New Shop and Office opening November 11th
Blog post, 4/11/2019
A Project of Unique Publications
‘The River Brue Rehabilitation Board’ is designed to look at first sight like an official body, charged with restoring the River Brue to a good ecological and biological condition. This is certainly needed; but In fact it is an independent project intended to raise awareness about the river and related environmental matters. This will inevitably mean, in the present context, climate change.
I am hoping that the shop will become a small community hub, to be used by people interested in the river and its environment; and also people campaigning or in other ways working to mitigate the growing crisis affecting our climate and ecology, and interested in creating a more resilient and sustainable community here in Glastonbury.
As part of this, I am proposing to use it – out of hours – as a ‘micro-venue’, and I am looking to make contact with actors, musicians, storytellers and other performers who would be interested in taking part in small-scale performances. These would not be restricted to the River Brue as subject matter, nor even to rivers generally, though I am asking that they should support Mother Earth in her present time of need. I am also open to other creative ideas that would fit with the project’s ethos.
My starting point has been the river’s depleted state and its history, which includes being cut off from the River Axe and its original outflow to the sea at Brean Down. In my book The River I described it as being once a substantial river, then a canal, and now a drain. Its medieval redirection, which divided what was once one river into two and separated the Brue’s source from its original mouth, has become for me an allegory for our own state of separation – from each other, from the natural world, and from our own essential nature – a state that is at the root of the emergency that we now face.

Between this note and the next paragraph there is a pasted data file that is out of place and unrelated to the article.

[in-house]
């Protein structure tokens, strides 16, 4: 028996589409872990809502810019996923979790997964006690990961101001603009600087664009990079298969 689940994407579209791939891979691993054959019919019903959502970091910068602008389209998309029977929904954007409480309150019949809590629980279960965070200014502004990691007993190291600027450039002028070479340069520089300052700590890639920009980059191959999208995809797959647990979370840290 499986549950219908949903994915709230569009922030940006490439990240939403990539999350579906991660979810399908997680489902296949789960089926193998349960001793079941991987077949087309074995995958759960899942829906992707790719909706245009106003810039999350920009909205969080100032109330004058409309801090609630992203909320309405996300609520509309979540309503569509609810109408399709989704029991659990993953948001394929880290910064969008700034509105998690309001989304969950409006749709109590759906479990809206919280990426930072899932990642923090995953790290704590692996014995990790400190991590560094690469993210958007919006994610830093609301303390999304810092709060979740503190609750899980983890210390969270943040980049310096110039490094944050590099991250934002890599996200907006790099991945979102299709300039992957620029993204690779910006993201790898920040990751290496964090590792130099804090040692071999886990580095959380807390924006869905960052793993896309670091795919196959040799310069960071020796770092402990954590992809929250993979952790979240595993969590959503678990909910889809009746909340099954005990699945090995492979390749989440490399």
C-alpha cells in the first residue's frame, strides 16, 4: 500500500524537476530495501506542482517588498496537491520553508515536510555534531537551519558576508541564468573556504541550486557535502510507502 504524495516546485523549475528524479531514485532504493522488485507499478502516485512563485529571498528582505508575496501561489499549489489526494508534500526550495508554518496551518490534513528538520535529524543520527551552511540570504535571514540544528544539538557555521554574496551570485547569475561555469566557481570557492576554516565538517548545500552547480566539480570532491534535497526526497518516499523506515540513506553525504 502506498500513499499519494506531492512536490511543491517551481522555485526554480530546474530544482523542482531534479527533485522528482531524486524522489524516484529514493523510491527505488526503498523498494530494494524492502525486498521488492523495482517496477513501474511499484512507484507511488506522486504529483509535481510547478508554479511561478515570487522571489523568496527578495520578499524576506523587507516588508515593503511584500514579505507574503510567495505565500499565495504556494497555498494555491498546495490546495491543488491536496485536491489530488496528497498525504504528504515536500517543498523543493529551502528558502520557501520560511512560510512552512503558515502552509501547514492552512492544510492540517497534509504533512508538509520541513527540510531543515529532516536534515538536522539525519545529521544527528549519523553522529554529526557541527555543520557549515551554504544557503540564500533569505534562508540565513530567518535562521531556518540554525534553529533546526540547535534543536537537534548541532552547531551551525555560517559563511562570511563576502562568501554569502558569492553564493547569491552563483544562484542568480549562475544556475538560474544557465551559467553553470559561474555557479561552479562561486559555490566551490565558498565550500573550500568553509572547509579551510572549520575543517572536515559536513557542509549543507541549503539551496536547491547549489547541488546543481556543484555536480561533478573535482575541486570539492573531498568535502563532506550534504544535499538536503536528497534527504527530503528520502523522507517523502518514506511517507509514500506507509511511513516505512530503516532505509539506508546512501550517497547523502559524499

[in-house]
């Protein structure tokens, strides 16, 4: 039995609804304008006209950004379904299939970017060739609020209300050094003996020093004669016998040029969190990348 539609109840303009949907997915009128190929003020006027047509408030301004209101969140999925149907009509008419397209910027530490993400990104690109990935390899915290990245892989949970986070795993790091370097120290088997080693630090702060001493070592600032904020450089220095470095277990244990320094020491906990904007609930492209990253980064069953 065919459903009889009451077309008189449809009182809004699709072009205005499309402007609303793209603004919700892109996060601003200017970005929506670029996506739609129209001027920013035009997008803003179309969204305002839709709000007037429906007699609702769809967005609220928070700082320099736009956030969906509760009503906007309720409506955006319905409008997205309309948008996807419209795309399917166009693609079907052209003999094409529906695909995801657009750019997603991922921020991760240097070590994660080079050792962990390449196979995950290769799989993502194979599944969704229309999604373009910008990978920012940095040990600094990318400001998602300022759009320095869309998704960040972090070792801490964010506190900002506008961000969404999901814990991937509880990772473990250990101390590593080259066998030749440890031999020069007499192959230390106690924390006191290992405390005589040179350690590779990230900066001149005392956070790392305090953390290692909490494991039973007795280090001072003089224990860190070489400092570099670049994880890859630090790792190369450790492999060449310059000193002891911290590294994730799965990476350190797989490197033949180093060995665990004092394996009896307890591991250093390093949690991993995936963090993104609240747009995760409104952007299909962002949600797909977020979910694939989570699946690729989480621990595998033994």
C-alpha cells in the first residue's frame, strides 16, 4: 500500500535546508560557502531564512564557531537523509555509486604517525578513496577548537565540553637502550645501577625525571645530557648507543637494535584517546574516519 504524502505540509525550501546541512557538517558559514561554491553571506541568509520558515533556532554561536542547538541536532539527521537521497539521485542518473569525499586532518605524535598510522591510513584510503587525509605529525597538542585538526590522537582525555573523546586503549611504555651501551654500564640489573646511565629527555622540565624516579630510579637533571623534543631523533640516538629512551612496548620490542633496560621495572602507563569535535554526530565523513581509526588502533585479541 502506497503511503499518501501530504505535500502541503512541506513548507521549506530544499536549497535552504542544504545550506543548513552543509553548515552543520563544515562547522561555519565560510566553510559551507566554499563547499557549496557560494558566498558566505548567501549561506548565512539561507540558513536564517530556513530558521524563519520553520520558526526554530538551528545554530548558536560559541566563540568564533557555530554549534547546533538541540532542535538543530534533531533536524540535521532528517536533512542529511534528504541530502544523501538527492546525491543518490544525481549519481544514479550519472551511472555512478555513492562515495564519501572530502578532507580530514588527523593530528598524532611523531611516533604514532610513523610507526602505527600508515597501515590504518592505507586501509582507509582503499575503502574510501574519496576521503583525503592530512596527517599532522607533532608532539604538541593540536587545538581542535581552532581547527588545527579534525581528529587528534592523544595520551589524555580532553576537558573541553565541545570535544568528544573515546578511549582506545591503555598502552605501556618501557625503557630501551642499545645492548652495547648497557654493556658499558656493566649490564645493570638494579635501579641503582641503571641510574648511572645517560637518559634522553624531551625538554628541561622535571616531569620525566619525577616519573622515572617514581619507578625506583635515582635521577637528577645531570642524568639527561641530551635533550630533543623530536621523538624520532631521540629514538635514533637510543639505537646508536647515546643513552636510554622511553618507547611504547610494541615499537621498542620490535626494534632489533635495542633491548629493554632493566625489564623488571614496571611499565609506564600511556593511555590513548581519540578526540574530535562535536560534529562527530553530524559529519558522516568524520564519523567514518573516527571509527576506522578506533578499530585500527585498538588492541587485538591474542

My personal relationship to the River Brue now extends to five years, during which time I have written and published three books about or related to our local river. My intention is to write one more, which will be specifically focussed on action and based on the experience of the ‘Rehabilitation Board’.
The 12-month project is using premises at The Old Clinic in St John’s Square, and is open to the public until November next year. It is dedicated to the River Brue and to related environmental matters, and it will provide information about different aspects of the river. Leaflets so far available deal with river pollution, the River Brue and climate change, the lowered water table due to pumping and drainage, deforestation and flooding, the medieval redirection of the Brue, our disappearing sacred landscape, and the future possibility of rewilding the river. All my books are also available.
The River Brue Rehabilitation Board is at 10 St John’s Square, Glastonbury; other than by special arrangement it will keep to formal office hours, 9 am to 5 pm, Mondays to Fridays.